While each episode of “Curb” was developed largely through improvisation among the actors, “Fish” was written entirely by David, with little room, it appears, for the other actors’ creativity. The scenes between the two brothers (the flimsy plot centers around which brother is responsible, in the wake of their father’s death, to have the mother move in with him) seem like Norman is having an argument with himself; his brother’s lines sound too much like his own. The cast is uniformly excellent, which makes it a shame that so many of the actors, including Perez and Houdyshell, are largely wasted in underwritten parts; the father’s brother, Stewie, is played by the wonderful character actor Lewis J. Stadlen, who seems to have been imported from a Neil Simon play for his few moments of shtick.

None of this is the director’s fault. Each scene cleverly begins with a death certificate projected on the front curtain, and the audience watches as the details are filled in; the top and sides of the stage retain the design of the frame of the certificate throughout the show. (The nod to technology seems to be borrowed from “The Curious Incident of the Dog in the Night-Time” — or is it that the boundaries between stage and screen/video are continuing to erode?) Shapiro tries to keep things moving but, unlike similar Jewish farces that have hit Broadway in recent years, such as Woody Allen’s brilliant, one-act “Honeymoon Motel,” the play is too poorly written to sustain its overall comic momentum.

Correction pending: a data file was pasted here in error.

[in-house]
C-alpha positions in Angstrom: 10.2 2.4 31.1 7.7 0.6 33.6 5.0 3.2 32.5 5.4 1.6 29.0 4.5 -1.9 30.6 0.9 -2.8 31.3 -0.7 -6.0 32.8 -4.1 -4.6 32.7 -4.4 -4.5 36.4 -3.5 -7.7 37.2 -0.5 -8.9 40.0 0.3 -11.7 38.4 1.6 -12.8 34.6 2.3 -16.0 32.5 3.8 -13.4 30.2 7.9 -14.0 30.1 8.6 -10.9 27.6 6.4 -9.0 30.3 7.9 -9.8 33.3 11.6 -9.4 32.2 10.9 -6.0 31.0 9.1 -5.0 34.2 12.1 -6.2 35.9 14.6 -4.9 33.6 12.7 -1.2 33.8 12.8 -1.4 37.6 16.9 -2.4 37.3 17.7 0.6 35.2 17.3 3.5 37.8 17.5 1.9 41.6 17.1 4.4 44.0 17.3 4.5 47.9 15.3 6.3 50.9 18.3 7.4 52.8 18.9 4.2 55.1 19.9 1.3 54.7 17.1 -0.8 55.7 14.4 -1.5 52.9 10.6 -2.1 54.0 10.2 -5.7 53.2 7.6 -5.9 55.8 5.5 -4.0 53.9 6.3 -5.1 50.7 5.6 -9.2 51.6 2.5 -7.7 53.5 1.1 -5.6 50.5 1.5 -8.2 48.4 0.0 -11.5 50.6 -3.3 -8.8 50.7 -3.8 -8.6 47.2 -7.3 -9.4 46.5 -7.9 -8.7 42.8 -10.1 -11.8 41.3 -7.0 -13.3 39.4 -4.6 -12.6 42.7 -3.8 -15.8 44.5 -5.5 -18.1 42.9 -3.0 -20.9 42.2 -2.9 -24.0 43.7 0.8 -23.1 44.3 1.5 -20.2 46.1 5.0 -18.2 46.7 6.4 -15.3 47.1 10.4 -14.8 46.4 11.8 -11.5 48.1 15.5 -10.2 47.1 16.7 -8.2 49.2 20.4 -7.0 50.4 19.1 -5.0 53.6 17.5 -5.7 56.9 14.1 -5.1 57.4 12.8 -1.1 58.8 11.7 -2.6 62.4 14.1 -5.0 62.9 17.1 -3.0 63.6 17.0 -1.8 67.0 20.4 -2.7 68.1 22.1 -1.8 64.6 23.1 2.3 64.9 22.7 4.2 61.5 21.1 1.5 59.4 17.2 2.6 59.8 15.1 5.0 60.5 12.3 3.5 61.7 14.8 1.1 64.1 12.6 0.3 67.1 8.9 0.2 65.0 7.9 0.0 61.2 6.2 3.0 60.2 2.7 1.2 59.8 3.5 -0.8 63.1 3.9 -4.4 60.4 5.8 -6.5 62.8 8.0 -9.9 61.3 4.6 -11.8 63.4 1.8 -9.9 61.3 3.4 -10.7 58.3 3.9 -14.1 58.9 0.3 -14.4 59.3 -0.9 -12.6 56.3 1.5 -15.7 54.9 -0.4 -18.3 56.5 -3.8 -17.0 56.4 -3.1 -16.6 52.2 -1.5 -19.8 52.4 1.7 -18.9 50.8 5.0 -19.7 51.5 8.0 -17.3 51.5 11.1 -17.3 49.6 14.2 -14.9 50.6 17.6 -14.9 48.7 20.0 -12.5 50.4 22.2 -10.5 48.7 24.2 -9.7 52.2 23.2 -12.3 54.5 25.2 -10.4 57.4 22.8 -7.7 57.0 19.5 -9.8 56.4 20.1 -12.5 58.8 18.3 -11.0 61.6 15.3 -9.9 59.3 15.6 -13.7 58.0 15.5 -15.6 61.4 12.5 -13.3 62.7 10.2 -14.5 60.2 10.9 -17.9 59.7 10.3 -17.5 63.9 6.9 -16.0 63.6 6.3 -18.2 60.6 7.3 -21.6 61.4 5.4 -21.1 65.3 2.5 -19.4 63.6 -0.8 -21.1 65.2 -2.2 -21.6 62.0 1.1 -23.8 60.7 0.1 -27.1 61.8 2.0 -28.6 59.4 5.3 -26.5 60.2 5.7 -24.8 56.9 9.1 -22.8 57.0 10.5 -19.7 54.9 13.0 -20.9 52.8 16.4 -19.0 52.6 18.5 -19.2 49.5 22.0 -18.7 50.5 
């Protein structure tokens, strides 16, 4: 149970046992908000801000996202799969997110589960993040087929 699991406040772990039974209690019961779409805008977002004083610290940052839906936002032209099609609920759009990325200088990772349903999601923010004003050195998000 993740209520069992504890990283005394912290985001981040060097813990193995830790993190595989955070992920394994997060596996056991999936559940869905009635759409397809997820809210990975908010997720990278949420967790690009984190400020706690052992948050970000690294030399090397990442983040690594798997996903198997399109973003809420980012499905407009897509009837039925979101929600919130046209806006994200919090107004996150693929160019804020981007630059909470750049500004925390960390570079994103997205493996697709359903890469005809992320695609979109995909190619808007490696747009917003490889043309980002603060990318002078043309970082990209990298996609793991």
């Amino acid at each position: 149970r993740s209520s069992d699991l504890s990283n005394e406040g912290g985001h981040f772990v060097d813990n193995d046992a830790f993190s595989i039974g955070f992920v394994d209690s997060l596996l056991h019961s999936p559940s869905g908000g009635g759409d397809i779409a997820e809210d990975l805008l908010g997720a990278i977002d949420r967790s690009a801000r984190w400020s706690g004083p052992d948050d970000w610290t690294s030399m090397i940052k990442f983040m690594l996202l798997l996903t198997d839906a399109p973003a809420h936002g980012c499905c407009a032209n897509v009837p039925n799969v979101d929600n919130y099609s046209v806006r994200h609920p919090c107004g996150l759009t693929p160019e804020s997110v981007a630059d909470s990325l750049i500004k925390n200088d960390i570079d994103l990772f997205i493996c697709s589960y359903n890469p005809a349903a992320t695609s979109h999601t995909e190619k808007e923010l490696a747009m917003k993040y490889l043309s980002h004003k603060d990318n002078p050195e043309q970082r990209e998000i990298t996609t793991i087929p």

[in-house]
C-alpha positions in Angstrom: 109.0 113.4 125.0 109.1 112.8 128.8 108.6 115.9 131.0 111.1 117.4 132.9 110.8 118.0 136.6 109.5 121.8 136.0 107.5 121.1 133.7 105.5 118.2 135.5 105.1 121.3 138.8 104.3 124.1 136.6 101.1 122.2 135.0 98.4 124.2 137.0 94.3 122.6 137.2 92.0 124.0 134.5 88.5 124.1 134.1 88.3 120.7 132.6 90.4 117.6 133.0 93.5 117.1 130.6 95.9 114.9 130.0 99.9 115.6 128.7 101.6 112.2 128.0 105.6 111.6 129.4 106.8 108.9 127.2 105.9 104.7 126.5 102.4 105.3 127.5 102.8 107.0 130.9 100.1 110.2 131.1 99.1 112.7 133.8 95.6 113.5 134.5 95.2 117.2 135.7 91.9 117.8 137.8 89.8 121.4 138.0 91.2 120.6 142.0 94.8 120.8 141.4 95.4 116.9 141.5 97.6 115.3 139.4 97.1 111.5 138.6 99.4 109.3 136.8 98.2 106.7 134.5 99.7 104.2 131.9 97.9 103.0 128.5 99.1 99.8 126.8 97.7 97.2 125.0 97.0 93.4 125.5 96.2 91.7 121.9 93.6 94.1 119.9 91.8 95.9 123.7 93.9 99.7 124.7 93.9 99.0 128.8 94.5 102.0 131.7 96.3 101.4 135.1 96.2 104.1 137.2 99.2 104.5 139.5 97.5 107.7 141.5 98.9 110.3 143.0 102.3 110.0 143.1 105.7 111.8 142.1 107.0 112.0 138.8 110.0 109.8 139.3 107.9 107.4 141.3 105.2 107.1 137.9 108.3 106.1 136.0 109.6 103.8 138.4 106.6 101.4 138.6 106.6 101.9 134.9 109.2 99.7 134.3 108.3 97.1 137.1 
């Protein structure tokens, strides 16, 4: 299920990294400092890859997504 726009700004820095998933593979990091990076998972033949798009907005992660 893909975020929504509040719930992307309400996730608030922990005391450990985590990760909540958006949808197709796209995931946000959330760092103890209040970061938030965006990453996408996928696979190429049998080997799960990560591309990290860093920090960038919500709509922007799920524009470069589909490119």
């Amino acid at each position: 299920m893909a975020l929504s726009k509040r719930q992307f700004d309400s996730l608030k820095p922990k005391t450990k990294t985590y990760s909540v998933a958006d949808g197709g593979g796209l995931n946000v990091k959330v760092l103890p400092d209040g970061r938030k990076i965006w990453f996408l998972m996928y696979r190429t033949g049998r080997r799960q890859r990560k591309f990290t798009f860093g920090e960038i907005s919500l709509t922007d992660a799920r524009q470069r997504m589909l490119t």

Instead, “Fish” keeps degenerating into a series of awkward skits, in which Norman, whose own morals are far from upright — he pursues his brother’s ex-girlfriend as soon as she becomes available — is repeatedly scandalized by other people’s sexual behavior. Despite his own stupendous failings, Norman stands in for the audience in taking umbrage at the other characters’ pervasive greed, stinginess and propensity to serve a grotesque amount of food; all are cringe-worthy Jewish stereotypes that are no less offensive on stage than they are on television.

There are very amusing scenes in the play, including the one when Norman’s scheme inevitably goes awry and he responds with a hilarious series of weak-kneed double takes. There are some very funny lines, such as the one when one character confesses that he doesn’t “want to die alone. I want to live alone; I just don’t want to die alone.” Or the one that is delivered by another character who describes each funeral he attends as an “elimination tournament” that makes him feel elated to “move onto the next round.”

But even, or especially, diehard fans of “Curb” will find little of what characterized the show’s best episodes — the memorable characters, the boundary-breaking (as opposed to mere vulgarity, which is mostly what we get here), the sexual humor, the various plot lines that ultimately merged in an unpredictable way, and the main character’s inability to control his own propensity for self-humiliation rather than, in the case of “Fish,” making other characters into the butts of ridicule.

“Fish in the Dark” leaves David — and the audience — sadly empty-handed.

“Fish in the Dark” runs through June 7 at the Cort Theatre, 138 W. 48th St. Few tickets are available for the remainder of the run. For tickets, $49-$169, call Telecharge at (212) 239-6200 or visit